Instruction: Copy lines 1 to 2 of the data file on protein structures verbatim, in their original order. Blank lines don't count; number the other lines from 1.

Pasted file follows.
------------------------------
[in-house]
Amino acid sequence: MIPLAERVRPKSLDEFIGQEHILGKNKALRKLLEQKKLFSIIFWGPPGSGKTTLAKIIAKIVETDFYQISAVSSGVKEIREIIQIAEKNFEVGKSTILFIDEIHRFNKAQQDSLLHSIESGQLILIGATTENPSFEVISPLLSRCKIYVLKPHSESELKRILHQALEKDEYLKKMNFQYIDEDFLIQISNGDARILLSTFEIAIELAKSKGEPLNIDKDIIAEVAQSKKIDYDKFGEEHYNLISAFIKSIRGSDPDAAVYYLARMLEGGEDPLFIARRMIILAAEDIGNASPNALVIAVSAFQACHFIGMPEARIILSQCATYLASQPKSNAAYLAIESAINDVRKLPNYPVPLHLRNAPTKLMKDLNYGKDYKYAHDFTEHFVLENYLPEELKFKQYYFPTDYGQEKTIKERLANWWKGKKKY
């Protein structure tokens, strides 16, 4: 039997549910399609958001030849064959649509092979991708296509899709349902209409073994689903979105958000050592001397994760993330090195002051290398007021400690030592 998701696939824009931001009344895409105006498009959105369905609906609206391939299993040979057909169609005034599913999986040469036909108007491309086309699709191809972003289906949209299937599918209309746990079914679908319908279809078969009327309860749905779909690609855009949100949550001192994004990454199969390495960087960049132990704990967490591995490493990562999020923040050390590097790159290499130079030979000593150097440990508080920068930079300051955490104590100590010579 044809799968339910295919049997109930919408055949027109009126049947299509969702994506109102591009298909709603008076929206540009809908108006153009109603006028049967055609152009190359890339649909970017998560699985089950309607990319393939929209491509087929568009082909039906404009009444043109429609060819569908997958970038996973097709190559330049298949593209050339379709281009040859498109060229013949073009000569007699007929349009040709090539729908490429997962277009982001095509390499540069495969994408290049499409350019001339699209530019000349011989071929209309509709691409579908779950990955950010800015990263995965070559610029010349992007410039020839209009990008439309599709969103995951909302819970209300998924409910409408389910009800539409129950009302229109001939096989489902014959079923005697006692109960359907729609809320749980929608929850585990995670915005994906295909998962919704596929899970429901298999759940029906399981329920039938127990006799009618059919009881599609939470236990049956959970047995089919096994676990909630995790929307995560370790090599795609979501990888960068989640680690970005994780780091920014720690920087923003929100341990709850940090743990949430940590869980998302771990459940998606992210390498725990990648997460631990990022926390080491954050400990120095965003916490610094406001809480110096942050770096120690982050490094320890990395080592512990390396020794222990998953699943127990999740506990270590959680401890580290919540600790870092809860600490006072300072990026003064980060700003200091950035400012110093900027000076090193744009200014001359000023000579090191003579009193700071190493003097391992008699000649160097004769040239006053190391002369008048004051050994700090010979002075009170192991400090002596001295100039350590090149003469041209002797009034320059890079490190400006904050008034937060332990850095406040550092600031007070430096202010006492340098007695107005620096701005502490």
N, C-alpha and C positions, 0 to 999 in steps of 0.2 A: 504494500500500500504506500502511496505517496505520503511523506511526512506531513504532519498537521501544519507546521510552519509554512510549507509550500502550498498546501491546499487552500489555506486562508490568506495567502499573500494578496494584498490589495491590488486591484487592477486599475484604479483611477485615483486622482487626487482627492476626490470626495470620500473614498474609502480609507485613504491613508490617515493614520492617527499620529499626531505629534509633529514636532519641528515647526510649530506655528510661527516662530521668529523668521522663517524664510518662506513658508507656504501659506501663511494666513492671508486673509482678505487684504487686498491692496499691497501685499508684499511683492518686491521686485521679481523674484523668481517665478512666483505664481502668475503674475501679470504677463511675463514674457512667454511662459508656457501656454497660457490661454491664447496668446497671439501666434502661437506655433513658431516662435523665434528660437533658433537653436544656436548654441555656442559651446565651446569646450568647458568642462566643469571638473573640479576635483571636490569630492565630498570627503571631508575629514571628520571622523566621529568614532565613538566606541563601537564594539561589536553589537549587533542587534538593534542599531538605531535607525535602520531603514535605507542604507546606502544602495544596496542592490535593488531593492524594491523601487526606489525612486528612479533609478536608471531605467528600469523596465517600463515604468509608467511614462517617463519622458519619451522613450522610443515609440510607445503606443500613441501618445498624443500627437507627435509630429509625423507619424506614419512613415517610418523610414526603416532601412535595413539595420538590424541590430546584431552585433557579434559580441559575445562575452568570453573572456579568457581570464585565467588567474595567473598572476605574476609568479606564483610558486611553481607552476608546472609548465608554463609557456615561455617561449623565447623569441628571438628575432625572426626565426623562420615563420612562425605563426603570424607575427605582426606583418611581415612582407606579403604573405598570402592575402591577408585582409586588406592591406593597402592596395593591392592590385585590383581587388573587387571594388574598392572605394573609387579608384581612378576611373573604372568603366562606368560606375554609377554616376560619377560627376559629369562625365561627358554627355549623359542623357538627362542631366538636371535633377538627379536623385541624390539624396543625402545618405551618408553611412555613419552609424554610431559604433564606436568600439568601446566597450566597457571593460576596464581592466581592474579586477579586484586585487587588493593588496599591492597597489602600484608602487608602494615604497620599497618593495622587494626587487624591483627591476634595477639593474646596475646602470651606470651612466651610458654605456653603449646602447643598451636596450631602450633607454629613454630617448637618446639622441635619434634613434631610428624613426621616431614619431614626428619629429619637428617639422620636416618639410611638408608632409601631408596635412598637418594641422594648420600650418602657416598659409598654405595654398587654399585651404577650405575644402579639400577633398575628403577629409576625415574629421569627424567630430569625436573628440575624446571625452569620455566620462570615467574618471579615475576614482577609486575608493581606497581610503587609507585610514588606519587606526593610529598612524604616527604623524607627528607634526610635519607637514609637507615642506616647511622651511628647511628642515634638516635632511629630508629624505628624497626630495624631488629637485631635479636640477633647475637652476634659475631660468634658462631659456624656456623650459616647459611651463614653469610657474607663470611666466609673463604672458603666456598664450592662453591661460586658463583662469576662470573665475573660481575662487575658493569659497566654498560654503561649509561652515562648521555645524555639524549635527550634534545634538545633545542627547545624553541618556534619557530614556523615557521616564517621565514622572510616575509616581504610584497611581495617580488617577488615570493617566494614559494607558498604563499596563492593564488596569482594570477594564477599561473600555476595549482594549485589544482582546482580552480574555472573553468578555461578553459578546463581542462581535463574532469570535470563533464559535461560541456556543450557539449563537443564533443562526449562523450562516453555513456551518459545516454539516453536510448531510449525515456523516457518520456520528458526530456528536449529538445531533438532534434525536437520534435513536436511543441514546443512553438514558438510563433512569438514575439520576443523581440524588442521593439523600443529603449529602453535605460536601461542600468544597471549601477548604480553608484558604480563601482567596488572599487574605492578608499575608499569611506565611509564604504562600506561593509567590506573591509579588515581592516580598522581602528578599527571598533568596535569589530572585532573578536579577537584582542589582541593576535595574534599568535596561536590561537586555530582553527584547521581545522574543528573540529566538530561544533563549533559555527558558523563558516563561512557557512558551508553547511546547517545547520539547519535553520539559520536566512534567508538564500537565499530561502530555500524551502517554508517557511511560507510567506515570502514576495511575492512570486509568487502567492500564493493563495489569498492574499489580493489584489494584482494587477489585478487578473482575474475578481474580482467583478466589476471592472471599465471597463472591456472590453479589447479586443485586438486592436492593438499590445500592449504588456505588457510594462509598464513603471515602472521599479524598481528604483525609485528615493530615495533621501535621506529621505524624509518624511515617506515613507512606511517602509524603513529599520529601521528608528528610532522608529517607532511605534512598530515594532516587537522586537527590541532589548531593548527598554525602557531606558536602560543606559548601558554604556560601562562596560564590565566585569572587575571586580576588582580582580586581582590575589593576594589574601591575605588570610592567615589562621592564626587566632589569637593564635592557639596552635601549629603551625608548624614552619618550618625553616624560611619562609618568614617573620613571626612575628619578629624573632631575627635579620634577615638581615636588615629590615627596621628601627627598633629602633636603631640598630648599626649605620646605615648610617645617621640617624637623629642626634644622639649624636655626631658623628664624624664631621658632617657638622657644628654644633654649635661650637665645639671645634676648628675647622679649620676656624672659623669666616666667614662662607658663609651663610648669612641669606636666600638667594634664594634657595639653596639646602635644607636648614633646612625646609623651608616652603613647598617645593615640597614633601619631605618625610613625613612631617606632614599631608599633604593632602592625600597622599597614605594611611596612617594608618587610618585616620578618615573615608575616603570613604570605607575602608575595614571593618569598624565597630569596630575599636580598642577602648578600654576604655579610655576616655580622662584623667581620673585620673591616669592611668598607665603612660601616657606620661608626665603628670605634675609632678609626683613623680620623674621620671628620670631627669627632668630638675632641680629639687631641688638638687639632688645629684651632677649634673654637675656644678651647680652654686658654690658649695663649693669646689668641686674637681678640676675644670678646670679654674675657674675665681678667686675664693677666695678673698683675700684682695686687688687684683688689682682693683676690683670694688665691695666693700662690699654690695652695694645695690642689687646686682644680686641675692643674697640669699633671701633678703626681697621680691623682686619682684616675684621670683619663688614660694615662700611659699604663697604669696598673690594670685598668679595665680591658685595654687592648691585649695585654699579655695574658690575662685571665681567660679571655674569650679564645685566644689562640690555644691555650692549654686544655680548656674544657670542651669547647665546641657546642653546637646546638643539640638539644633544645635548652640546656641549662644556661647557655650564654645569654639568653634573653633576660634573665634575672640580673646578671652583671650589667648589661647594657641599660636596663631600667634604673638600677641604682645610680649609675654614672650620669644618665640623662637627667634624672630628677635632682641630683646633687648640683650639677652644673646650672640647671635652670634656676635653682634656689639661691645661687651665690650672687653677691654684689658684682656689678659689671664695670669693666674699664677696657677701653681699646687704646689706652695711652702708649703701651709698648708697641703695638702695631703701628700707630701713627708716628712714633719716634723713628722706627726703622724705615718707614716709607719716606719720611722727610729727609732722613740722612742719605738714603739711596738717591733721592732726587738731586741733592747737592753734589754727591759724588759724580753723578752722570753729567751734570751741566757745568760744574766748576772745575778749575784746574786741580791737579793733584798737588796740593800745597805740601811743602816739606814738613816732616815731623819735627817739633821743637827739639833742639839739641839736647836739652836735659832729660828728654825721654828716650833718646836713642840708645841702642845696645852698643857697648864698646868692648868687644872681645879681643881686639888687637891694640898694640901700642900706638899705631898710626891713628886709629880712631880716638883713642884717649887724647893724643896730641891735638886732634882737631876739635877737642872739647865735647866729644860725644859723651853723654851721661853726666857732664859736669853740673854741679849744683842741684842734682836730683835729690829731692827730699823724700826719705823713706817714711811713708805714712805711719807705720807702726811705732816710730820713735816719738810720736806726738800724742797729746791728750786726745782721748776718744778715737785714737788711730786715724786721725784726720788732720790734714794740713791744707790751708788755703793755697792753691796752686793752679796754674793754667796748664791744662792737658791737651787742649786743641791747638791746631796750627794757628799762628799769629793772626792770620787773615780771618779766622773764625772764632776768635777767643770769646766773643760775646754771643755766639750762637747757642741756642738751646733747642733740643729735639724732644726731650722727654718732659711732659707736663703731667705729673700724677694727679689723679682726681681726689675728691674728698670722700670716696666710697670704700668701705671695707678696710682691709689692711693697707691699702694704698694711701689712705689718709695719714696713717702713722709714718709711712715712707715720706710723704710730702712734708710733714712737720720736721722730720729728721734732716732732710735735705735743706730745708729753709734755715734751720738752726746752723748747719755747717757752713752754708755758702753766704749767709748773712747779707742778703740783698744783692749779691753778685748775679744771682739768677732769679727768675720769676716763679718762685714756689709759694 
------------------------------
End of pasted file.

[in-house]
Amino acid sequence: MIPLAERVRPKSLDEFIGQEHILGKNKALRKLLEQKKLFSIIFWGPPGSGKTTLAKIIAKIVETDFYQISAVSSGVKEIREIIQIAEKNFEVGKSTILFIDEIHRFNKAQQDSLLHSIESGQLILIGATTENPSFEVISPLLSRCKIYVLKPHSESELKRILHQALEKDEYLKKMNFQYIDEDFLIQISNGDARILLSTFEIAIELAKSKGEPLNIDKDIIAEVAQSKKIDYDKFGEEHYNLISAFIKSIRGSDPDAAVYYLARMLEGGEDPLFIARRMIILAAEDIGNASPNALVIAVSAFQACHFIGMPEARIILSQCATYLASQPKSNAAYLAIESAINDVRKLPNYPVPLHLRNAPTKLMKDLNYGKDYKYAHDFTEHFVLENYLPEELKFKQYYFPTDYGQEKTIKERLANWWKGKKKY